A former U.S. President, Barack Obama, on Saturday took aim at officials dealing with the coronavirus pandemic in a rare public rebuke of the current administration.
“More than anything, this pandemic has fully, finally torn back the curtain on the idea that so many of the folks in charge know what they’re doing,” the former Democratic president said in an address to college graduates.
He did not name his successor Donald Trump or specific U.S. officials in the address, which appeared to be pre-recorded.
“A lot them aren’t even pretending to be in charge,” Obama said during the speech, which capped a two-hour event for Historically Black Colleges and Universities (HBCU) broadcast on social media.
In a second address to the high school Class of 2020, Mr Obama told graduating students that the pandemic means they would have to grow up faster than some other generations, and urged them to “do what you think is right”.
“Doing what feels good, what’s convenient, what’s easy. That’s how little kids think.
“Unfortunately, a lot of so-called grown ups, including some with fancy titles and important jobs, still think that way, which is why things are so screwed up,” Mr Obama added, in what appeared to be a dig at Trump and administration officials.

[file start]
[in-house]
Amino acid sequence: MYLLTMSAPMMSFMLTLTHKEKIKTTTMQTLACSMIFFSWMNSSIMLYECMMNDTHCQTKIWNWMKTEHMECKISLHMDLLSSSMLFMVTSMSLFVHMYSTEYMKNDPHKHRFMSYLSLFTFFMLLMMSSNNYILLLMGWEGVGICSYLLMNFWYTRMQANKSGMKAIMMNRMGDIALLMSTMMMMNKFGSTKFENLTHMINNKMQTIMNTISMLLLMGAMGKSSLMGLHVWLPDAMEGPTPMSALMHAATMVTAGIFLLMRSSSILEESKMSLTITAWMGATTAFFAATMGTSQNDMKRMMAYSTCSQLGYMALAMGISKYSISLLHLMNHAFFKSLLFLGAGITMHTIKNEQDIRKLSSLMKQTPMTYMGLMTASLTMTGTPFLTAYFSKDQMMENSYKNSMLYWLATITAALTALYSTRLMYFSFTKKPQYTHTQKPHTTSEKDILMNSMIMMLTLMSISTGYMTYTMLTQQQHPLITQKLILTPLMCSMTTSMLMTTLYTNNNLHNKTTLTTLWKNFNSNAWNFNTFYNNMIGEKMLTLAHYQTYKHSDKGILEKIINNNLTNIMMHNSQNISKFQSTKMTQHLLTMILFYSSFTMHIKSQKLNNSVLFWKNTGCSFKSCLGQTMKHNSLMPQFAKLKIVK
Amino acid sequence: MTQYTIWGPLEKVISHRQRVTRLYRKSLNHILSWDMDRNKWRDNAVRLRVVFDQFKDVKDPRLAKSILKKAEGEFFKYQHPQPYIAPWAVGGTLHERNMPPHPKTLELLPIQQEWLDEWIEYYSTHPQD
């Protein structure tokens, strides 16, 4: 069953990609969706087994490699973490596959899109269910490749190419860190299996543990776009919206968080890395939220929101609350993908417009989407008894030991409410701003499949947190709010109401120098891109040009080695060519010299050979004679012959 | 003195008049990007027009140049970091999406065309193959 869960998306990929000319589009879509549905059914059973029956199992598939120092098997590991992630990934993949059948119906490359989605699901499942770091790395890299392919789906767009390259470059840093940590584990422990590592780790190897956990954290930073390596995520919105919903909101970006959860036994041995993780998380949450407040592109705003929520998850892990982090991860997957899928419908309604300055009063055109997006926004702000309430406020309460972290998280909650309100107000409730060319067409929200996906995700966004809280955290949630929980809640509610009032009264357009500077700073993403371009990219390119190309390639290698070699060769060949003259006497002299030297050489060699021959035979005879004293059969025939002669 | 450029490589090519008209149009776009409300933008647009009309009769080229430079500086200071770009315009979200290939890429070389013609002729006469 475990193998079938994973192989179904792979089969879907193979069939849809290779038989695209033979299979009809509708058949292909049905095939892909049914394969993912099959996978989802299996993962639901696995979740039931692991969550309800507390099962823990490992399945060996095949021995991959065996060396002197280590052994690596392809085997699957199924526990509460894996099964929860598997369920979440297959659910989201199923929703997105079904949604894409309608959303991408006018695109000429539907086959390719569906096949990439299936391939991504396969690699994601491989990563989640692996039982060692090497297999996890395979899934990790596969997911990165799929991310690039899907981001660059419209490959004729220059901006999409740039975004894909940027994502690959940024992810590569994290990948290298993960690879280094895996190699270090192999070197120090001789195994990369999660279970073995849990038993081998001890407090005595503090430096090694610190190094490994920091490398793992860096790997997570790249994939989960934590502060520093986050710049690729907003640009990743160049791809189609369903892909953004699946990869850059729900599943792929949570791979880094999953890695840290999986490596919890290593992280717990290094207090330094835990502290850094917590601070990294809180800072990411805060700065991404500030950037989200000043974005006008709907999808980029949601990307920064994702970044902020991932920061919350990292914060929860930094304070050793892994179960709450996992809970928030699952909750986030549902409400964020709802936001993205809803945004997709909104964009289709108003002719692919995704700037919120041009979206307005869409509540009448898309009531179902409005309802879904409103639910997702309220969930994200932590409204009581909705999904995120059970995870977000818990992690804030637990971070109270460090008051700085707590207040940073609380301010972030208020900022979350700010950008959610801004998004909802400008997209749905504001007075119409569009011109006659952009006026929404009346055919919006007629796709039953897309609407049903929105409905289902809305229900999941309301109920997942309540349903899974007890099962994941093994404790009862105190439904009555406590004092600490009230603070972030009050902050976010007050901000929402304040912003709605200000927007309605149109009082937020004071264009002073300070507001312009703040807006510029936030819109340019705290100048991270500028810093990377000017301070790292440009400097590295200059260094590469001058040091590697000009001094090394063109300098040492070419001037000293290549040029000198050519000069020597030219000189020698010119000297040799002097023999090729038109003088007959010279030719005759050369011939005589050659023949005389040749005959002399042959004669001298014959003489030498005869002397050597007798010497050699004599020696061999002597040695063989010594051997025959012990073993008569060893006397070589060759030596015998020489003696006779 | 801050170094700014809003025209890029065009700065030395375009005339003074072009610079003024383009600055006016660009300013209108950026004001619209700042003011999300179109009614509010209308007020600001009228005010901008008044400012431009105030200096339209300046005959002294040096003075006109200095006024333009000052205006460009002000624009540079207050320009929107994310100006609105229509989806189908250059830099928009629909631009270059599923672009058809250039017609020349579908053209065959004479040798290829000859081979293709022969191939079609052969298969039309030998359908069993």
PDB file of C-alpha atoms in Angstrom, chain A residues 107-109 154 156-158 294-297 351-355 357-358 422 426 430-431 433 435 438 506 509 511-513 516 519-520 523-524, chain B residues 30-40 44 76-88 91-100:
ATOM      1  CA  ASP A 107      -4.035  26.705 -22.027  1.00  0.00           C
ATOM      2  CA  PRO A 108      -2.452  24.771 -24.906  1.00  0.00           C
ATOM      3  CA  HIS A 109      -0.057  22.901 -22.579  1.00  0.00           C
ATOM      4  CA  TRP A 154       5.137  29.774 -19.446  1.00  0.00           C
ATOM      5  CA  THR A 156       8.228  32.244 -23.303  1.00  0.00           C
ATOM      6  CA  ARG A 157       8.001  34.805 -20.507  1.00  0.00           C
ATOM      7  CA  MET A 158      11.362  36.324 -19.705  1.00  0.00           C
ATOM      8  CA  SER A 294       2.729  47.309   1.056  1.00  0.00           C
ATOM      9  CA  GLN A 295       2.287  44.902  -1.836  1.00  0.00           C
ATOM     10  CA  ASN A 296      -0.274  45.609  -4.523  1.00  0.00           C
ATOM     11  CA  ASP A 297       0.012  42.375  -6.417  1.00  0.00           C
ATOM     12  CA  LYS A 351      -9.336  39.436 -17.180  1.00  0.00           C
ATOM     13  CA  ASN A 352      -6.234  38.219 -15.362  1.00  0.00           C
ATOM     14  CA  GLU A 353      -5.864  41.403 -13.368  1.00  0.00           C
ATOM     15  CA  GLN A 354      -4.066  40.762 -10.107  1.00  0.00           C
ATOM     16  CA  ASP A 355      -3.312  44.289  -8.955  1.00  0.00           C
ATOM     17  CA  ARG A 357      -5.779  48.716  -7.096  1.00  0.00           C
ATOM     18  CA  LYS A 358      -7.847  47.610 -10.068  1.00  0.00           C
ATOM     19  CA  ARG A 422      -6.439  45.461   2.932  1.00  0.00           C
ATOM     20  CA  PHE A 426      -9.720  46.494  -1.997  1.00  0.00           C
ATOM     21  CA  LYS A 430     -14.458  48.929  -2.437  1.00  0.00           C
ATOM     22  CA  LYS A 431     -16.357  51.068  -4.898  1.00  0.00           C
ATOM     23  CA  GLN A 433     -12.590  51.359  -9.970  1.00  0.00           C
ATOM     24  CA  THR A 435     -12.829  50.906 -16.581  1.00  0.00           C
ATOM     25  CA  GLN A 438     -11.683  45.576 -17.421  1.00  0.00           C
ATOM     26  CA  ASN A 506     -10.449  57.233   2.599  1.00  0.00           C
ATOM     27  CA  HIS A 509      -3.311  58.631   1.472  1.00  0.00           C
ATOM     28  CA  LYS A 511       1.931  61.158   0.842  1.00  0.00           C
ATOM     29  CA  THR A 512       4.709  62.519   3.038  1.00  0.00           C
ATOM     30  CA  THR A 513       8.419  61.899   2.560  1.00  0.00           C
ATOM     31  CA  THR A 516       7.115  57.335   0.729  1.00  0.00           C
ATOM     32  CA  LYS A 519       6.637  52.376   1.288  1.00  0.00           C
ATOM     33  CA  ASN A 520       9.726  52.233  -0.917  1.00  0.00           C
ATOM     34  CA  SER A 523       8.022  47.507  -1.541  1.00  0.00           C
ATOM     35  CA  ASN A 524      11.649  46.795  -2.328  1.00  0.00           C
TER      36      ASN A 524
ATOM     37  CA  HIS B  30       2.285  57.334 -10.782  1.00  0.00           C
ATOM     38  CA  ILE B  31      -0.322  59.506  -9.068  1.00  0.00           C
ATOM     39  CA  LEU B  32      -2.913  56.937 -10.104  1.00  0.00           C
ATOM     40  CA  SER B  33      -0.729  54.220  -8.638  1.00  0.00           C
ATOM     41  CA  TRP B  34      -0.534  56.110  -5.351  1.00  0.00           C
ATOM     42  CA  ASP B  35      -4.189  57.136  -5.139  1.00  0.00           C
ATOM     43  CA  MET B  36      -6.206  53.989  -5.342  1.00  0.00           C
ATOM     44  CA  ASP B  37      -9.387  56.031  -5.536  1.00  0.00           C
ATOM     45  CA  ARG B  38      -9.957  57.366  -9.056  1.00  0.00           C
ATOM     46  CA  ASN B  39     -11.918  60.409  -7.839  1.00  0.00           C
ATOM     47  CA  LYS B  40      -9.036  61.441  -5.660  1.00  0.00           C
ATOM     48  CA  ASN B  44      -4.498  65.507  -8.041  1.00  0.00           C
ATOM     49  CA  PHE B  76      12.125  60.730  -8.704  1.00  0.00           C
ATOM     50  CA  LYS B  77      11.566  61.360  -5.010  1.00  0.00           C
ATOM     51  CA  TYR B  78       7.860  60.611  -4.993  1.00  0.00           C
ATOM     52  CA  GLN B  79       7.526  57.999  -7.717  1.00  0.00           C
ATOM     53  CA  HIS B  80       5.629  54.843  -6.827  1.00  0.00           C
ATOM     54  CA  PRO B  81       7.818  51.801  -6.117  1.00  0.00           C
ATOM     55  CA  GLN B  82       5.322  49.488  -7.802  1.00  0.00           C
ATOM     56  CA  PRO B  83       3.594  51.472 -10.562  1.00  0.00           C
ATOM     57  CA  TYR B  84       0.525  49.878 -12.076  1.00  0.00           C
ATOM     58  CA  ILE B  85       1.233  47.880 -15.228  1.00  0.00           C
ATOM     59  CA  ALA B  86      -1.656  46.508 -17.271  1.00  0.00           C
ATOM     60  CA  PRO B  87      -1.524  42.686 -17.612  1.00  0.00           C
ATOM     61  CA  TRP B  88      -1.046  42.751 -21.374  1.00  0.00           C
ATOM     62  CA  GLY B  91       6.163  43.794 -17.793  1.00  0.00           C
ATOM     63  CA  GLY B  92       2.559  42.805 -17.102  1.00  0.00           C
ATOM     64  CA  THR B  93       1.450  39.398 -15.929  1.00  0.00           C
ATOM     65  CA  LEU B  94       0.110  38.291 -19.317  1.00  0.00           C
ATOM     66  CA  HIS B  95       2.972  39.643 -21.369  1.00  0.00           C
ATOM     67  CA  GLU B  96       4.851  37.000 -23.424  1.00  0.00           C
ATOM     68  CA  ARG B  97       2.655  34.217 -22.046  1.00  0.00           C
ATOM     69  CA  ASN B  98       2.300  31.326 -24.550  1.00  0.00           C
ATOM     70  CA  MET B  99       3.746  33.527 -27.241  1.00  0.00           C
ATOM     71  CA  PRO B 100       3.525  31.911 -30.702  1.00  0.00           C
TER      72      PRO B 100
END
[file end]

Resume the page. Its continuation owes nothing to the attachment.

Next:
The White House’s response to the coronavirus pandemic has come under the spotlight amid sharp criticism by Democrats, who have bashed Mr Trump’s fairly lax approach through February and lingering testing shortages.
Since leaving the White House in early 2017, Mr Obama has largely refrained from criticising thea Trump administration, following a convention among former U.S. presidents.
Last week, comments Mr Obama made in a private conference call, in which he called the U.S. handling of the pandemic “an absolute chaotic disaster,” were leaked by Yahoo News.
In the call, Mr Obama also reportedly said that “the rule of law was at risk” after criminal charges against former national security adviser Michael Flynn were dropped.
In the university commencement speech, the former president also addressed racism in the U.S. and the case of a 25-year-old black man killed while jogging in February.
Ahmaud Arbery suffered two shotgun blasts to the chest and was grazed by a gunshot on his wrist, according to an autopsy report released by authorities in the U.S. state of Georgia earlier this week.
His case has roiled the nation after video emerged showing two men confronting Arbery in broad daylight while brandishing weapons.
“Let’s be honest: A disease like this just spotlights the underlying inequalities and extra burdens that black communities have historically had to deal with in this country.
“We see it in the disproportionate impact of COVID-19 on our communities, just as we see it when a black man goes for a jog and some folks feel like they can stop and question and shoot him if he doesn’t submit to their questioning,” Mr Obama said.
On Saturday, hundreds of people gathered to protest the handling of the case, according to local reports.
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